Molecular Geometry and Electronic Structure of Copper Corroles

29 May 2023, Version 1
This content is a preprint and has not undergone peer review at the time of posting.


Copper corroles are known for their unique multiconfigurational electronic structures in the ground state, which arise from the transfer of electrons from the π orbitals of the corrole to the d orbital of copper. While density functional theory (DFT) provides reasonably good molecular geometries, the determination of the ground spin state and the associated energetics is heavily influenced by functional choice, particularly the percentage of Hartree-Fock exchange. Using extended multireference perturbation theory methods (XMS-CASPT2), functional choice can be eliminated. The molecular geometries and electronic structures of both the unsubstituted and meso-triphenyl copper corroles were investigated. A minimal active space was employed for structural characterization, while larger active spaces are required to examine the electronic structure. The XMS-CASPT2 investigations conclusively identify the ground electronic state as a multiconfigurational singlet (S0) with three dominant electronic configurations, in its lowest energy and characteristic saddled structure. In contrast, the planar geometry corresponds to the triplet state (T0), which is approximately 5 kcal/mol higher in energy compared to the S0 state for both the bare and substituted copper corroles. Notably, the planarity of the T0 geometry is reduced in the substituted corrole compared to the unsubstituted one. By analyzing the potential energy surface (PES) between the S0 and T0 geometries using XMS-CASPT2, the multiconfigurational electronic structure is shown to transition towards a single electron configuration as the saddling angle decreases (i.e., as one approaches the planar geometry). Despite the ability of the functionals to reproduce the minimum energy structures, only the TPSSh-D3 PES is reasonably close to the XMS-CASPT2 surface. Significant deviations along the PES are observed with other functionals.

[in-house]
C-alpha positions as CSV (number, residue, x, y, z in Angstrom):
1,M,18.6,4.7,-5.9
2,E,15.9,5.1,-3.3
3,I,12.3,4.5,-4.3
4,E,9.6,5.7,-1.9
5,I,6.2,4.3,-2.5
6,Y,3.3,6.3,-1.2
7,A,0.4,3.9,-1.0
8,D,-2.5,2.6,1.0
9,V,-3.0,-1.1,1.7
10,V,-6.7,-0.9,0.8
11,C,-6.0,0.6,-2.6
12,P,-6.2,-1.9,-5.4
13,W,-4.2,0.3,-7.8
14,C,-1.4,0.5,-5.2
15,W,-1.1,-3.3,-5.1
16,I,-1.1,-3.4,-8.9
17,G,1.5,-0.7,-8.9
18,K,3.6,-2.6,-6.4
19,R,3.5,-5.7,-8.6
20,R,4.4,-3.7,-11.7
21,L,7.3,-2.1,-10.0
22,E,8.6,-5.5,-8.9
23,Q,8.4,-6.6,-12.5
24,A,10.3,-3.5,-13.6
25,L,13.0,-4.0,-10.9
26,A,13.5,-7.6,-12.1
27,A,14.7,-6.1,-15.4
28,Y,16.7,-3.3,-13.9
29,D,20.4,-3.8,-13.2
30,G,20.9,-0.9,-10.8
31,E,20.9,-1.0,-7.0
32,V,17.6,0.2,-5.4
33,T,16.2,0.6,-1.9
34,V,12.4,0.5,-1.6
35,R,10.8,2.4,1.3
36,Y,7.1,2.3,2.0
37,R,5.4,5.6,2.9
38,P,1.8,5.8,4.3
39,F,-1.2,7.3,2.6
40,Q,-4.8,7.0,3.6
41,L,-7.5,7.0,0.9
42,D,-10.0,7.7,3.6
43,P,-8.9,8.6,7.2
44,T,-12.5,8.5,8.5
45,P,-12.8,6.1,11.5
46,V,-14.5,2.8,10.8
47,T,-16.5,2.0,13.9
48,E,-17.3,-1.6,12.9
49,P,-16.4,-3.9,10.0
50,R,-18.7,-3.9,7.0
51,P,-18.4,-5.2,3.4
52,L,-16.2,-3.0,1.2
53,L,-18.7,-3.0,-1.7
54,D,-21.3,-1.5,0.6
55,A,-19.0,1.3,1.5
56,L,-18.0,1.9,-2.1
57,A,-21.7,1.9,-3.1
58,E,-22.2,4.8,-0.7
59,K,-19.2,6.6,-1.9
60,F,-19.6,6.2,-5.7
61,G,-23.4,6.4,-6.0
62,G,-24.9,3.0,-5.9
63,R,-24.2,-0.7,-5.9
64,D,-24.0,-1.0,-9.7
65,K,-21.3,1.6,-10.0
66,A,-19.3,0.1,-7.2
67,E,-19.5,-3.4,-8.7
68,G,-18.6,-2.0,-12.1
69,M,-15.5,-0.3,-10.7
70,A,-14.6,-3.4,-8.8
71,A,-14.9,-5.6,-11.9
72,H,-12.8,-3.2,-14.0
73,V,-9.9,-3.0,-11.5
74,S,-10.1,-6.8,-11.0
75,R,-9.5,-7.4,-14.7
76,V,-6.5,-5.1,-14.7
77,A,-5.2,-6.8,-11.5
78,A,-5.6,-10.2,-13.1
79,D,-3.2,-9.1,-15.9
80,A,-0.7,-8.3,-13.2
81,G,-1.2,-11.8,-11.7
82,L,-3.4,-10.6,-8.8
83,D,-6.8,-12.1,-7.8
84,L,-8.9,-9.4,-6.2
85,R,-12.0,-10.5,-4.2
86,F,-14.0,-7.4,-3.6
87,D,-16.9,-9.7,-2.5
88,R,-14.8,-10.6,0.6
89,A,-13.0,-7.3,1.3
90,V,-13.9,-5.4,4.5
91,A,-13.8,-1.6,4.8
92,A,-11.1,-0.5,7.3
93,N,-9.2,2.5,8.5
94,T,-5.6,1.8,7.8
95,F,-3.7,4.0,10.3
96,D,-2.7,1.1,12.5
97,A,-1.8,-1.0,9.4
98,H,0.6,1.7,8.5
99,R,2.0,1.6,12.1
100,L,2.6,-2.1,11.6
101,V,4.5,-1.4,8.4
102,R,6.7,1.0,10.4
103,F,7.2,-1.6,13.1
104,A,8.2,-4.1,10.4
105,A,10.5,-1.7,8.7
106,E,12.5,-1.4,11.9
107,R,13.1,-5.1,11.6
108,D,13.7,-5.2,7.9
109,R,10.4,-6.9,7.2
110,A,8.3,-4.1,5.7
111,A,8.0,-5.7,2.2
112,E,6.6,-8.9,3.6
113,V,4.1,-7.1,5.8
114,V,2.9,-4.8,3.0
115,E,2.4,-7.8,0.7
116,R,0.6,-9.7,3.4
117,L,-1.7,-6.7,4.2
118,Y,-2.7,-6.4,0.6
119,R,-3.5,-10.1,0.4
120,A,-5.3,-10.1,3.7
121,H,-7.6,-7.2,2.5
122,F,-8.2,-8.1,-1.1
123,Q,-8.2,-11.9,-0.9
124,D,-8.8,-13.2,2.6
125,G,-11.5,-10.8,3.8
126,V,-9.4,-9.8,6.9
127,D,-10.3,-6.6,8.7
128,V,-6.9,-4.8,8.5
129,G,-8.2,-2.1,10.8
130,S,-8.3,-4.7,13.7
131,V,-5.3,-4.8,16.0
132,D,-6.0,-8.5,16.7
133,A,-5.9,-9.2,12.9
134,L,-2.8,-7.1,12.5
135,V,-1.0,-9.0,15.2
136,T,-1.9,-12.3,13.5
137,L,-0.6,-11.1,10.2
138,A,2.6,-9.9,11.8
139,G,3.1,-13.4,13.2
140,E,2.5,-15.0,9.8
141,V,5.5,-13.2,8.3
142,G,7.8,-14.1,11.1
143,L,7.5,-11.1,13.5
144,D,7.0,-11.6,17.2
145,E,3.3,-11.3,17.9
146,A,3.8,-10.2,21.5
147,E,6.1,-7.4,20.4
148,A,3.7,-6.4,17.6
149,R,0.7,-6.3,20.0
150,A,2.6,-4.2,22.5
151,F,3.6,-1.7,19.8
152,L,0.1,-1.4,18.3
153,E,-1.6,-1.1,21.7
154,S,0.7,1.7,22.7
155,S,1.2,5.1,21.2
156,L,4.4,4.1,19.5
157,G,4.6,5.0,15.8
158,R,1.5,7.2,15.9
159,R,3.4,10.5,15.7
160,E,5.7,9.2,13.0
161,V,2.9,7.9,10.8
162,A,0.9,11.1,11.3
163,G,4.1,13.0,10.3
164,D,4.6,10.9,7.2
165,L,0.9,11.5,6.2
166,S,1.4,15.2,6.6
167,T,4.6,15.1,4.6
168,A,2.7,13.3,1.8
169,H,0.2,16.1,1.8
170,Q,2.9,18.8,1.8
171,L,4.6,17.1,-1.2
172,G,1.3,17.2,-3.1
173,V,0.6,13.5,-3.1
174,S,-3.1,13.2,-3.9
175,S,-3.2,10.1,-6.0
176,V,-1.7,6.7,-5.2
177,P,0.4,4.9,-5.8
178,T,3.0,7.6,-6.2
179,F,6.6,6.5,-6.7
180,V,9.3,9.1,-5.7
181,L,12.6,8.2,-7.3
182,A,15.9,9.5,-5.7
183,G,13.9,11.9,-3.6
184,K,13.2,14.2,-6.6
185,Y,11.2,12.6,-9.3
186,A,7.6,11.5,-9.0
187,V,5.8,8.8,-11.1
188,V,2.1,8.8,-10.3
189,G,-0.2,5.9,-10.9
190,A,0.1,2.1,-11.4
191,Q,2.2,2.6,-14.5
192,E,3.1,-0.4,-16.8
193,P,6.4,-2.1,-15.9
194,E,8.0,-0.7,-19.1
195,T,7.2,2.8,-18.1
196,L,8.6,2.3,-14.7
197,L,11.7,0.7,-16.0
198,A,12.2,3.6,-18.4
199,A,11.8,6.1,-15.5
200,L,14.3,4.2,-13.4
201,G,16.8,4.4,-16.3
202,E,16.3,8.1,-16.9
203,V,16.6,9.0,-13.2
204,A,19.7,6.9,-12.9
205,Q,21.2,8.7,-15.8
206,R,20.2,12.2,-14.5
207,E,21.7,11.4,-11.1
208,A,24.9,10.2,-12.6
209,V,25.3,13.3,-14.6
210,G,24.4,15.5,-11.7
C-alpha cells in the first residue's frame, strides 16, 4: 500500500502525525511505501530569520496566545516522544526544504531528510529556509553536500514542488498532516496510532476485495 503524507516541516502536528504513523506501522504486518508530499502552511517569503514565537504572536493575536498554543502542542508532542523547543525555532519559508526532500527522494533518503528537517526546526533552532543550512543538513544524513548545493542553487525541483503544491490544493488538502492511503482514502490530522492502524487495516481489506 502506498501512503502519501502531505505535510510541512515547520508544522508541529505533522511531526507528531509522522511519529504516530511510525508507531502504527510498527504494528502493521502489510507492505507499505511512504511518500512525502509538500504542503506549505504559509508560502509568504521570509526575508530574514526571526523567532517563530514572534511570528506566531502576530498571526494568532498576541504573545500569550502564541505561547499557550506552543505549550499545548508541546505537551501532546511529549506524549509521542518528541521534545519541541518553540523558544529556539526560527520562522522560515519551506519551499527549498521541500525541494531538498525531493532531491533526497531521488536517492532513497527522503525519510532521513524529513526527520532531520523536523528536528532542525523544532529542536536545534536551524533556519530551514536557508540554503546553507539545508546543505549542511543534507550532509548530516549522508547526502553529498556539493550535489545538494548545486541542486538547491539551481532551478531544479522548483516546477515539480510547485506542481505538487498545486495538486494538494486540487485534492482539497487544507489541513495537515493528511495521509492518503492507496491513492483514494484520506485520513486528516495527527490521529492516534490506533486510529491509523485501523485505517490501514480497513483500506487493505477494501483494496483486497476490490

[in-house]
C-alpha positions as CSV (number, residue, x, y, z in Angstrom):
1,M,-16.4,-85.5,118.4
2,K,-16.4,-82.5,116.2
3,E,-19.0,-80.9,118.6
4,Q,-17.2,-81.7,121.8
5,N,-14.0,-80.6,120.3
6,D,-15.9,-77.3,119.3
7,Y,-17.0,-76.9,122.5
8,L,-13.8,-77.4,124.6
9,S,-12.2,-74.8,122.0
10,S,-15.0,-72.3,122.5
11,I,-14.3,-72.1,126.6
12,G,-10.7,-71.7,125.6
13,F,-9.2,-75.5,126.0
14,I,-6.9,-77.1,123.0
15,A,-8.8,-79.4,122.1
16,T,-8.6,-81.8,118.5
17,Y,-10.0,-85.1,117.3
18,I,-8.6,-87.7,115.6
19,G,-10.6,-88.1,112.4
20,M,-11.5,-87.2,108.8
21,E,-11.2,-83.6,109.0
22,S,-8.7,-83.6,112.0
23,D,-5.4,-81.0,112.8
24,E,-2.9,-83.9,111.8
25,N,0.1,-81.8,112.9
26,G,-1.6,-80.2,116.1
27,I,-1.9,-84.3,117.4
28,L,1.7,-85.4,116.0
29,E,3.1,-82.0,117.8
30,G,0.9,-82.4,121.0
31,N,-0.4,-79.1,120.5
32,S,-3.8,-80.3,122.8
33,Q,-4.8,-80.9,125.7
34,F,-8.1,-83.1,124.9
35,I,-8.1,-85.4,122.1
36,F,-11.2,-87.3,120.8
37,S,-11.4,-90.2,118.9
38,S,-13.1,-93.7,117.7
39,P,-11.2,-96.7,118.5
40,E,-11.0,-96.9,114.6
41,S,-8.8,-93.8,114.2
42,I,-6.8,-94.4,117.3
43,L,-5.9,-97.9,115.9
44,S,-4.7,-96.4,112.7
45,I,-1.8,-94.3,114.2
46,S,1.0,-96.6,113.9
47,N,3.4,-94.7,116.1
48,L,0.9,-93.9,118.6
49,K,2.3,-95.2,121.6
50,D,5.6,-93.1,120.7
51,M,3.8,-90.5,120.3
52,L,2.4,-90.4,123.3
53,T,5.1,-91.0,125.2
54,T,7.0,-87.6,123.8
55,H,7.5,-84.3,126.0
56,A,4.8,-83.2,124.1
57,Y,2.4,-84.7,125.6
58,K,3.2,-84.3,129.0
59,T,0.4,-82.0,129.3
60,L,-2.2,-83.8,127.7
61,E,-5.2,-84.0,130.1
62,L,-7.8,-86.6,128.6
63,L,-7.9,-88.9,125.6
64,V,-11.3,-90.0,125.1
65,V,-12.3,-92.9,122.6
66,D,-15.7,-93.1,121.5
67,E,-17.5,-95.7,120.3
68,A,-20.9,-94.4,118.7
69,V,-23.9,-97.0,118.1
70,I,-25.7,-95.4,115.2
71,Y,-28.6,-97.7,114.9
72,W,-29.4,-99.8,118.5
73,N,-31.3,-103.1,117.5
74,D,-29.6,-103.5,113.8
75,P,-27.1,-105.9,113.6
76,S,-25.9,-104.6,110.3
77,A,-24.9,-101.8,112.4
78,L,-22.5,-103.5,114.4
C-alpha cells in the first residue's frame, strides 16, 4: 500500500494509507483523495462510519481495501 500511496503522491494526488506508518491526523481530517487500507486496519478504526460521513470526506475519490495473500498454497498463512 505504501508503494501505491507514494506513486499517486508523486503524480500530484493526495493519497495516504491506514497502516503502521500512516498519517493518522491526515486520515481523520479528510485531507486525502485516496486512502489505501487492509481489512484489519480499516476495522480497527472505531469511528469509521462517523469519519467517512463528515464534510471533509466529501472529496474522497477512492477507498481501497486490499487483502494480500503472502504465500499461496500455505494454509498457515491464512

Copper Corroles

Supplementary materials

Supporting Information for: Molecular Geometry and Electronic Structure of Copper Corroles
All the tables and figures described in the main manuscript are included here


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